Home > Genshiken, Teekyuu/Takamiya Nasuno Desu, Uchouten Kazoku, Watamote > Fives: Watamote, Genshiken N, Uchouten K, shows that don’t care about story arcs, oh, and Teekyuu stats

Fives: Watamote, Genshiken N, Uchouten K, shows that don’t care about story arcs, oh, and Teekyuu stats

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Watamote is stuck in the same basic rut it was before. Tomoko wishing she was popular (while sneering at the popular girls) tries a lamebrained scheme to make herself more popular, which doesn’t work. The show doesn’t seem interested in going beyond this basic premise, which is their call to make, but it means we kinda know what to expect every week. So we watch it to see HOW it won’t work, and for the occasional moment of trenchant commentary (what’s up with those ridiculously high stools at coffee shops?). This week, we knew that her silent character strategy wouldn’t work, and sadly, there wasn’t much more to that bit than that. The photostickers scene worked better because of her attempts to look photogenic, and for what she did with them later. The red-light district part was this week’s attempt to REALLY freak Tomoko out. But she’s safe. So far the creators have pretty much spared the poor girl any genuine crises, like they’re so indifferent they don’t want to bother really hurting her. That’s kind of sad, actually.

One more note. Anyone think that her older brother looks like a character from Daily Lives of High School Boys? It’s sort of a shame this isn’t that show because Tomoko would be a terrific side character there.

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I have little to say about Genshiken Nidaime 5, except I’m a little afraid that it’s going to do the same thing as Watamote, in its own way. They put the characters in a situation and have them play around with the implications without worrying too much about a forward-looking story. Fortunately the cast is so large and diverse (in spite of their common nerd traits) that there’s plenty of potential for good episode fodder. Hato again gets a lot of time this week, but he puts it to good use, first trying to analyze Madarame (arguably the main character of this episode, since Angela’s around) and trying to figure out what would make him happy, deciding that Angela would be a good second choice for him, but turning that on its head when Angela comes on to Madarame late in the episode, because that’s not what Madarame truly wants. Lovely touch, BTW, putting on his wig to give advice. The other characters mainly observe and comment in that way Genshiken characters do. As for Madarame, he is nearly forced to touch a boob and is told he’s a bottom. Not his finest Comic Festival …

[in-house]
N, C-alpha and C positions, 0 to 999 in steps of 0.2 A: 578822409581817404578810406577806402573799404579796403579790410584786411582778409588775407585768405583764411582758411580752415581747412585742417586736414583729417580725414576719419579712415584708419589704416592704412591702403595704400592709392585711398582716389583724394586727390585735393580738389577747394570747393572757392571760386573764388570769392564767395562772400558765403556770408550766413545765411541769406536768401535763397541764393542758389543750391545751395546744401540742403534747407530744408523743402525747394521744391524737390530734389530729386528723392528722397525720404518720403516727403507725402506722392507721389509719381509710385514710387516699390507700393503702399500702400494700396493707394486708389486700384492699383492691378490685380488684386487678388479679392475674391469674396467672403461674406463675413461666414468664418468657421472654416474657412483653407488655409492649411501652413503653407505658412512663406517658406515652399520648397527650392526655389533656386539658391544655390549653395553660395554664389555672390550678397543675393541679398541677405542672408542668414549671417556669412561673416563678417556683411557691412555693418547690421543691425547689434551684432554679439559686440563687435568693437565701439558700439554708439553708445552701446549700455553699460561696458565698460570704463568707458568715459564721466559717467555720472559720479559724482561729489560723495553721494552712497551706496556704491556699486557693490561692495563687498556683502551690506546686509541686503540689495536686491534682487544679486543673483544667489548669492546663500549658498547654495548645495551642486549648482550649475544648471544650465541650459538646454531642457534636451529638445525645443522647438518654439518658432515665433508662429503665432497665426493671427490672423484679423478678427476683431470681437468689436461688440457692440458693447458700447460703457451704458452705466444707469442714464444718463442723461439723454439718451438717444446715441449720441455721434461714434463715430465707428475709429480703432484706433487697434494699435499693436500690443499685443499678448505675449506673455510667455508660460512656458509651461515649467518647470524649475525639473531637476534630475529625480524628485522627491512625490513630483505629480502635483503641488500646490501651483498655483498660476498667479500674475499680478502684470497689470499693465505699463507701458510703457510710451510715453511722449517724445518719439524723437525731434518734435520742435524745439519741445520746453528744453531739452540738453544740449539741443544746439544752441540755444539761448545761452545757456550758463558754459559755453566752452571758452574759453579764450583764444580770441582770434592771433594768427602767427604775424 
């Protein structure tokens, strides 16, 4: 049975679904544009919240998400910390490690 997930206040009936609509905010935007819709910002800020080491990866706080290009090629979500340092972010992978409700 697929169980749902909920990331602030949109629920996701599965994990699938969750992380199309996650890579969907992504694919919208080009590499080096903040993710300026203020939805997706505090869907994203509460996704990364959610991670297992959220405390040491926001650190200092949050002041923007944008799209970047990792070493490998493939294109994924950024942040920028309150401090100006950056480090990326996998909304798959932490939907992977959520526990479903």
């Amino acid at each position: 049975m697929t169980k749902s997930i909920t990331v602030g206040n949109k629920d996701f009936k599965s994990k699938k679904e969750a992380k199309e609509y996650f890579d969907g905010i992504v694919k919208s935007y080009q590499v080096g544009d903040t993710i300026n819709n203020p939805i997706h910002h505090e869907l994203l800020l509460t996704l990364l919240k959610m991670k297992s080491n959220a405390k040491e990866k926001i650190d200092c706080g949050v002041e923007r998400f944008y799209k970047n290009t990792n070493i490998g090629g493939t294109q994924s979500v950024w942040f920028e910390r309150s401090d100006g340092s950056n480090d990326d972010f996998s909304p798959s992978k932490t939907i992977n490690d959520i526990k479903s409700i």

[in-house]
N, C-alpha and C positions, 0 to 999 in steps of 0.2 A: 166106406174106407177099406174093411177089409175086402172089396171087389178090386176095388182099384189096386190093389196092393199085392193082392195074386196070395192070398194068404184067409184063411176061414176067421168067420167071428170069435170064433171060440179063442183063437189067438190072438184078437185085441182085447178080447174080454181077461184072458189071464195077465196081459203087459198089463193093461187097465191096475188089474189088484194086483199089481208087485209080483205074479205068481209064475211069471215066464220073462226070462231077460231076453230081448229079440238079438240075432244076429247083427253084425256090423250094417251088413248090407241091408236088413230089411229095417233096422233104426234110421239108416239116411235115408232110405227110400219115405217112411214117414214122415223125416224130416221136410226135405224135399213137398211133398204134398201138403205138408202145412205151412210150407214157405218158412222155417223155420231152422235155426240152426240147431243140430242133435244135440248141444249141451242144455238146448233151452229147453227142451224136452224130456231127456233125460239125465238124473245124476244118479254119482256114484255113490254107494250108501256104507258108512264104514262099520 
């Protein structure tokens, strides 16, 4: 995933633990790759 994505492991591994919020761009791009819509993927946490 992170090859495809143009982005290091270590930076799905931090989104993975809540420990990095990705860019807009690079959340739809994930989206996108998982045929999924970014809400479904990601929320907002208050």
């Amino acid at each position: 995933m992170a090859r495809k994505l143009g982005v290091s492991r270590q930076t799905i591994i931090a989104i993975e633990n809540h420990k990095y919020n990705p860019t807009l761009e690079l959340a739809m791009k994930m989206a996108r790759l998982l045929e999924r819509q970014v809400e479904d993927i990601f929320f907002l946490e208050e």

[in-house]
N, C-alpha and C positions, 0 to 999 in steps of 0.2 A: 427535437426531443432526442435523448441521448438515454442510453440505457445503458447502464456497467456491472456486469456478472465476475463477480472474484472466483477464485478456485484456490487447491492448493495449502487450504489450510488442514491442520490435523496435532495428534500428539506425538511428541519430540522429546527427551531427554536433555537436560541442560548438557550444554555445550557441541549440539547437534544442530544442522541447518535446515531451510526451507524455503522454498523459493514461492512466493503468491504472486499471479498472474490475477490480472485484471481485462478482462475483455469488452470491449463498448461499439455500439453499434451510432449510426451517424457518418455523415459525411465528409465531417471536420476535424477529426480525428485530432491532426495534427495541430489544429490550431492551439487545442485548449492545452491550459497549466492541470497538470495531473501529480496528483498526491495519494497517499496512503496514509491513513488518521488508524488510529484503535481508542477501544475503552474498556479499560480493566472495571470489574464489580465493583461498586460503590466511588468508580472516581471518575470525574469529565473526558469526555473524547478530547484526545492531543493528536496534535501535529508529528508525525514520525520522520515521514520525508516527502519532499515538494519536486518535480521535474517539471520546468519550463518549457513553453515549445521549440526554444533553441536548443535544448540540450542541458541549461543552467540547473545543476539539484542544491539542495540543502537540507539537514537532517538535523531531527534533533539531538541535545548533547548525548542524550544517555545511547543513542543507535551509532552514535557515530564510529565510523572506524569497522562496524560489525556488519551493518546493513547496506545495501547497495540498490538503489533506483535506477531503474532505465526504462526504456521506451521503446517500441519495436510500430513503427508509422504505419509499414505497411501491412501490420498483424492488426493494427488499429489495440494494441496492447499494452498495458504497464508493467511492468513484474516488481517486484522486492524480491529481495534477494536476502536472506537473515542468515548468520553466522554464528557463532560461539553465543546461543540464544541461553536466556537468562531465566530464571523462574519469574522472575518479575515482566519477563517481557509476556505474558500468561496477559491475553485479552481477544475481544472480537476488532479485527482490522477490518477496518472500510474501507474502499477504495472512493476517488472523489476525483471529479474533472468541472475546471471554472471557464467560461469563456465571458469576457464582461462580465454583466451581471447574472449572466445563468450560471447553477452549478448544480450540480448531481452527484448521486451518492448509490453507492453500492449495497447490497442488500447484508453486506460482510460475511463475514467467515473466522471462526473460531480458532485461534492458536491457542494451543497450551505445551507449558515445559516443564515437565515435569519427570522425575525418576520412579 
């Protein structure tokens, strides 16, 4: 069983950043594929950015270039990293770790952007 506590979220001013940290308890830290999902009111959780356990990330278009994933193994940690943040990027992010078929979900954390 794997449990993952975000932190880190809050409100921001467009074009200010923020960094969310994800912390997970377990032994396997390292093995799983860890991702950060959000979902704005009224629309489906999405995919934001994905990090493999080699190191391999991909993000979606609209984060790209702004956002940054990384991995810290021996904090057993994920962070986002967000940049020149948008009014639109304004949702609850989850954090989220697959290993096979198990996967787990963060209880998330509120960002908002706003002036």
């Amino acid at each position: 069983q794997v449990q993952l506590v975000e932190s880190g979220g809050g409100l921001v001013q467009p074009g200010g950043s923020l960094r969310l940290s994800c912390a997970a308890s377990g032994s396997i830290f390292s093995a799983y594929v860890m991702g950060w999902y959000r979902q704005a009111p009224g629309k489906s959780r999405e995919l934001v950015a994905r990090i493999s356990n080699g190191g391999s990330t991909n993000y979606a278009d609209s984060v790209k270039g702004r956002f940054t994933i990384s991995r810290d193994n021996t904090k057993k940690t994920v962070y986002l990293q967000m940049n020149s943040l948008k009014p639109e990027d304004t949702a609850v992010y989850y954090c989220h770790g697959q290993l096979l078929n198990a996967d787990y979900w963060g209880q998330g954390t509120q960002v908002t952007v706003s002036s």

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Uchouten Kazoku 5 doesn’t bring us any closer to any overriding story either, or it’s done so subtly that one episode all the characters, situations, and past “incidents” will come together without us noticing.

Dining with the enemy.

Dining with the enemy.

But in episode 5 all that happens is that Benten catches up to the fugitive Yasaburou and coerces him into attending a meal with the Friday Fellows, the people who ate his father. Naturally, Yasaburou has mixed feelings about this, but like everything else in this series, he takes it in stride, perhaps considers it a way to study the enemy, or maybe he’s resigned to the fact that humans are above them on the food chain. When Benten mentions yet again that she’s going to eat him one day, he is obviously concerned, but manages to make a joke out of it each time. Much credit goes to the voice actor Takahiro Sakurai, who brings to Yaraburou some of the same unflappability that made Polar Bear such a fun character. So, at the dinner, he entertains and charms people who are perhaps having second thoughts about eating him this new years.

More beautiful background art.

More beautiful background art.

When we’re not marveling at Yasaburou’s calm we further study the mystery-wrapped-in-an-enigma Benten. Part of the time I want to correct her improper behavior, other times I wonder what it would take to make her happy. I think, in spite of himself, Yasaburou would love to make her happy, if he could do so without her eating him. The closest thing we get to a clue is her lament that if she ate Yasaburou, he’d be gone. So she obviously enjoys his company, probably more than she does the Friday Fellows, but it will take more than the affection for one tanuki to make her happy. This is undoubtedly one of the series’ storylines, and maybe the answer is related to the explanation about why Yasaburou’s father was eaten, along with the hidden Kaisei, and the brother who’s a frog, and whether Hotei rescued his mother or not. But not this week. Or next, probably.

Oh, and Teekyuu‘s latest episode is down to one gag every 3.5 seconds. Good work girls!

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